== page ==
The Munch Mammoth, or more correctly the “Münch Mammoth”, was a superbike first released in the late 1960s with a 1.2 liter 4-cylinder car engine fitted to a custom frame and capable of up to 104 bhp depending on the model. The Mammoth was released at a time when one of the world’s leading sports bikes, the Norton Commando, had an engine that was 745cc and produced 58 bhp.
It’s often referred to with a “u” instead of a “ü” for the simple reason that many don’t know how to make the character (including me until this morning).
The Mighty Münch Mammoth
The project to develop the Münch Mammoth began in 1965 when Freidl Münch who formerly worked in the Horex racing department was contacted by the affluent French sidecar racer Jean Murit. Jean laid out a plan to create the world’s most powerful production motorcycle, essentially a superbike though that term wouldn’t be coined for a few more years.
Freidl set to work immediately, he knew that developing their own engine from a blank sheet would wipe out their budget, so he sourced an engine from the NSU Prinz 1000 – a German compact car designed to compete with the likes of the Mini and the Beetle.
The new engine for the NSU Prinz was a 996cc air-cooled unit with a chain-driven single overhead cam, 4-cylinders, and a choice of one, two, or four carburettors. Although it must have seemed like madness at the time, this engine was actually well-suited to motorcycle use, and it would only be a few years later that the same basic layout (and approximate size) would become the power unit of choice for the globally dominant Universal Japanese Motorcycles.
Obviously there was no pre-existing frame on the market that would match the engine, so Friedl Münch took the best handling motorcycle frame of the time, the Norton Featherbed, and created his own version from scratch.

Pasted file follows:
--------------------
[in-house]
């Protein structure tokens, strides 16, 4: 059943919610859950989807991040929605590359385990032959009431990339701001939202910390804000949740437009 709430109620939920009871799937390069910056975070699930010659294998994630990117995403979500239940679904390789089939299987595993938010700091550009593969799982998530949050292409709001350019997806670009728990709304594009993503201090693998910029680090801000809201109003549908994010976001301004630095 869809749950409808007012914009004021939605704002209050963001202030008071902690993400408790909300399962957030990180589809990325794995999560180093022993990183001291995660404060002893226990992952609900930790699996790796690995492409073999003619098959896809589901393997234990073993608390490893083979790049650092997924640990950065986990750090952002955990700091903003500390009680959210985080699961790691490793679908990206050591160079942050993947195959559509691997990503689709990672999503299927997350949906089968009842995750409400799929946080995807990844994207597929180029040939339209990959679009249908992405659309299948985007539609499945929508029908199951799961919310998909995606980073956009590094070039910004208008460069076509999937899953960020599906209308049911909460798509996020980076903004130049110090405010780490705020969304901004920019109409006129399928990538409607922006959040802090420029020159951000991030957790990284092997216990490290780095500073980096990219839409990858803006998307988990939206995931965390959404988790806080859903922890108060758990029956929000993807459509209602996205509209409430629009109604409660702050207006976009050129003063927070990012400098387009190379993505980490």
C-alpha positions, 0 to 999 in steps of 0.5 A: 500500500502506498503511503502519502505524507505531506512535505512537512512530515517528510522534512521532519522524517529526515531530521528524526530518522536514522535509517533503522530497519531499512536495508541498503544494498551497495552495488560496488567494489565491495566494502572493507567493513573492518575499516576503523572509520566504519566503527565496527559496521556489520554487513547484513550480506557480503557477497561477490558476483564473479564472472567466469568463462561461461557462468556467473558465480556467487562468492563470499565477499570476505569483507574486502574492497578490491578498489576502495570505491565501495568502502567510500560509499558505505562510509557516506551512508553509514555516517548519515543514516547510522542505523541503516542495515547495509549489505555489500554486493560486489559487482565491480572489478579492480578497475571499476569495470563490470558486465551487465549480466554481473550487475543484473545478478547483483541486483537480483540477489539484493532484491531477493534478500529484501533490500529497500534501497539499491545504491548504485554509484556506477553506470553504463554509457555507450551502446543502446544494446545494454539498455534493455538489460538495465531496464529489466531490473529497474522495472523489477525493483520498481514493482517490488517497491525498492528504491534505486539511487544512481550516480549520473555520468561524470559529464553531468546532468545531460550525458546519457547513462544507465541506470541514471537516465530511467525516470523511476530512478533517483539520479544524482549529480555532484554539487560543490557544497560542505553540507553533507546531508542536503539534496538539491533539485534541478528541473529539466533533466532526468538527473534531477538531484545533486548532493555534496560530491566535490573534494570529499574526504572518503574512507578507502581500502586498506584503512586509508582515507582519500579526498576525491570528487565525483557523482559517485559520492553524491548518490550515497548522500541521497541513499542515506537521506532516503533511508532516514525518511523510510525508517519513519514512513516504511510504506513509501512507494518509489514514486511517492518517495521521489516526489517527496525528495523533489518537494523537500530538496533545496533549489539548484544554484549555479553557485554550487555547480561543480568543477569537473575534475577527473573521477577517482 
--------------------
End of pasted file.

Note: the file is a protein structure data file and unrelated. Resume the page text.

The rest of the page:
The Mammoth was fitted with ample braking front and rear, a large fuel tank, and its now-famous twin headlight arrangement.
The first Münch Mammoth prototype was ridden by Jean Murit at the head of a motorcycle procession through the Val d’Isère to Col de l’Iseran mountain pass. This new, gigantic motorcycle attracted an enormous amount of attention, and a production version was developed for public consumption.
Over the next few years the Mammoth would be produced in a number of variations, including the 1177cc NSU engine released in 1968 – this proved so powerful that it would break the spokes of the rear wheel under heavy acceleration. A new cast magnesium rear wheel was developed, and it was used on all models from then onwards, including the most powerful iteration of the Mammoth – fitted with Kugelfischer mechanical fuel injection and capable of 104 bhp.
A special US-only version was developed in collaboration with company investor Floyd Clymer, these were named the Clymer-Münch Mammoth IV and the motorcycle you see here is one of them. Over the course of its production it’s thought that about 500 units were made – many of which have survived due to their rarity and value.
The 1970 Clymer Münch Mammoth Shown Here
The red and black Clymer Münch Mammoth you see here is an all-original 1970 model fitted with the highly desirable 1177cc engine and twin Weber 40DCOE carburetors. It was originally sold in New Jersey but over the course of its life it made its way back to Germany – where it was sold to the current owner in November 2014 from Fuchs Motorrad of Osnabrück.
The Mammoth has been recently restored to a very high level using only original parts, and it comes with its previous German registration document, HMR&C correspondence, SORN paperwork, V5C Registration Certificates, some record of servicing and parts bills, and two MoTs.
If you’d like to read more about this bike or register to bid you can click here to visit Bonhams.
Images courtesy of Bonhams
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